## Study23 Group Title Help with Part 1 of the Fundamental Theorem of Calculus?? What does this mean? (d/dx) integral x to a f(t) dt = f(x)?????? one year ago one year ago

1. satellite73

it means, in english, that "the derivative of the integral is the integrand"

2. Study23

I'm confused about the d/dx part in particular...

3. satellite73

that is, if $F(x)=\int_a^xf(t)dt$ then $F'(x)=f(x)$

4. satellite73

notice that $F(x)=\int_a^xf(t)dt$ is a function of the variable $$x$$ and not of $$t$$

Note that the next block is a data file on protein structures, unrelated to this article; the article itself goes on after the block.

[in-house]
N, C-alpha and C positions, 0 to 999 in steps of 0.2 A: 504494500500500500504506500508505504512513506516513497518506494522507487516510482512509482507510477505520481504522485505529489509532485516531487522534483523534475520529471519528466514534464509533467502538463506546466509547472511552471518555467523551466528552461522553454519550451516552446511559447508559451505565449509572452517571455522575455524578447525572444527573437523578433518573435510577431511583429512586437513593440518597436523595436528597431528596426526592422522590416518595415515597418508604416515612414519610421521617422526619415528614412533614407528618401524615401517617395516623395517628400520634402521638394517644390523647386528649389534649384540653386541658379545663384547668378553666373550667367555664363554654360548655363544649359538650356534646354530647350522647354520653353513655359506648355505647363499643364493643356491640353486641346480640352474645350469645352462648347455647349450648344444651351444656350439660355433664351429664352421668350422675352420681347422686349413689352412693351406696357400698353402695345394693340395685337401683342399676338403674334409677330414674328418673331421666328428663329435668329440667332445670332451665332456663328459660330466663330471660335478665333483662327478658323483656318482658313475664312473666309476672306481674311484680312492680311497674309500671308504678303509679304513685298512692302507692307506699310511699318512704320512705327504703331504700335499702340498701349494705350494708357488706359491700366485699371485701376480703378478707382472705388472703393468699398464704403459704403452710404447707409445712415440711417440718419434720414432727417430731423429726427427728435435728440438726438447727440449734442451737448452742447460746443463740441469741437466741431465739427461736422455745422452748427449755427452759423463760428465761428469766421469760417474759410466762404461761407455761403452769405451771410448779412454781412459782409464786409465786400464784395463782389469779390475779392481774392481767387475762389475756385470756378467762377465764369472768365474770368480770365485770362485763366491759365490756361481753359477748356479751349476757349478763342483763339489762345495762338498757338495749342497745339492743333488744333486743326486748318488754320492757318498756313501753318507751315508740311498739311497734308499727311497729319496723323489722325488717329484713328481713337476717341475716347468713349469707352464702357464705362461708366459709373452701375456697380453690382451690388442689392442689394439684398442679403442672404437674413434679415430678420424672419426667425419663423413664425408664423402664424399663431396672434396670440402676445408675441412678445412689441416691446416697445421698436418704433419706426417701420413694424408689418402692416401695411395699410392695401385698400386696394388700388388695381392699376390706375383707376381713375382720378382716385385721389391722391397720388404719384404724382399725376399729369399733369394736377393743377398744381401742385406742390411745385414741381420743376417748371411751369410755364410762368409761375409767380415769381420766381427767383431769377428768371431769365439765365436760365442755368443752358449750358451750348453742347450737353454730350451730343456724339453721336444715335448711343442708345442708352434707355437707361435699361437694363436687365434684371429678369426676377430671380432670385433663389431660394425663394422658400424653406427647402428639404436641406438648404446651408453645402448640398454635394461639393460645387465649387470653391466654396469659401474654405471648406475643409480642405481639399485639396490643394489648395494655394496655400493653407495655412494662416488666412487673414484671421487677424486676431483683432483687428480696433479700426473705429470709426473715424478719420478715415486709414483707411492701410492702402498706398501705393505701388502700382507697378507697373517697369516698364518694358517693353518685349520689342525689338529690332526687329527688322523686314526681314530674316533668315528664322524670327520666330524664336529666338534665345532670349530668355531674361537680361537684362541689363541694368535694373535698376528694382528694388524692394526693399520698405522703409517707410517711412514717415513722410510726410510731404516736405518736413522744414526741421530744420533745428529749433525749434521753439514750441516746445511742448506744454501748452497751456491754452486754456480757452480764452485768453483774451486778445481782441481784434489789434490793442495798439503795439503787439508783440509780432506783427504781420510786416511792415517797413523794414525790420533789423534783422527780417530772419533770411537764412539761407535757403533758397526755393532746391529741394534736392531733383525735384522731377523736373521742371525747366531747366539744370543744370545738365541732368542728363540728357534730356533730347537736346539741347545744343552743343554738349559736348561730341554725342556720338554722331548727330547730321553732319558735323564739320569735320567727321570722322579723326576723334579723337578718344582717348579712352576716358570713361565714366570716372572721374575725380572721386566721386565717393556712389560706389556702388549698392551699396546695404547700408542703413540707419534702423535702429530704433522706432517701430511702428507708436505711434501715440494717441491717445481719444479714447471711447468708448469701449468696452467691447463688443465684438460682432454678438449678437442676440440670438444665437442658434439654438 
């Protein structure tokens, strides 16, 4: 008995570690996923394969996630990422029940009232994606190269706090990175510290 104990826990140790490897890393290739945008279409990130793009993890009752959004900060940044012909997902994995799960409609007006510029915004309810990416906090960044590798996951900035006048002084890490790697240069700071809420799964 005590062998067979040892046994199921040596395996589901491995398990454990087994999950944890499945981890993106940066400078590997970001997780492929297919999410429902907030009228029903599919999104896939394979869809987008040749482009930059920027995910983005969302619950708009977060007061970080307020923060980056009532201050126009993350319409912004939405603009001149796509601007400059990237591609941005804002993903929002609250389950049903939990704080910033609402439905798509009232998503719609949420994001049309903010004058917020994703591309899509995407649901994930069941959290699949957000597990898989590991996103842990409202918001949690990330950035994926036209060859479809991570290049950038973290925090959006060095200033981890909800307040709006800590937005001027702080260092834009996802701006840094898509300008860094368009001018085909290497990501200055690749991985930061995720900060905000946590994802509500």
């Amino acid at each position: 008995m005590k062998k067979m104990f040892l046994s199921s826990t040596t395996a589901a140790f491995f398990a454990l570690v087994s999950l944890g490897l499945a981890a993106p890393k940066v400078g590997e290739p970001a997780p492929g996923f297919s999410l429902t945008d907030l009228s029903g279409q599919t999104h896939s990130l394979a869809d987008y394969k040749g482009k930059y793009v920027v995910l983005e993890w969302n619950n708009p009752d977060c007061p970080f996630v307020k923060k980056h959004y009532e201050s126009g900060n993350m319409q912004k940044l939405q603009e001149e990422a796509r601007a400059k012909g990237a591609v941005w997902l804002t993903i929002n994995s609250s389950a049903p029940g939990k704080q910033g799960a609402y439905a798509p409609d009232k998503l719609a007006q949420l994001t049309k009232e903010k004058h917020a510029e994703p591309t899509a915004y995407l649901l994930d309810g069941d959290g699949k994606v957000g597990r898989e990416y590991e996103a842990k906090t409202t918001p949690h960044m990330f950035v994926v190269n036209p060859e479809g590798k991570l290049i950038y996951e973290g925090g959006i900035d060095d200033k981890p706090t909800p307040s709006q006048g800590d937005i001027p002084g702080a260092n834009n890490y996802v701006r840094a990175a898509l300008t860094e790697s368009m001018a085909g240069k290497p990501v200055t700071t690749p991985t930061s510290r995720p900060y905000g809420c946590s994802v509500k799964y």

5. satellite73

for example, if $F(x)=\int_0^x\sin(t)dt$ then $F'(x)=\sin(x)$

6. Study23

So what does that mean d/dx mean exactly? Does it have todo with the dx dummy variable? Sorry, but that d/dx I throwing me off. Does it mean I have to take the derivative once I find the anti derivative?

7. satellite73

the $$\frac{d}{dx}$$ notation just means the derivative wrt $$x$$ do not be confused by that, it is the same as saying the derivative of the integral is the integrand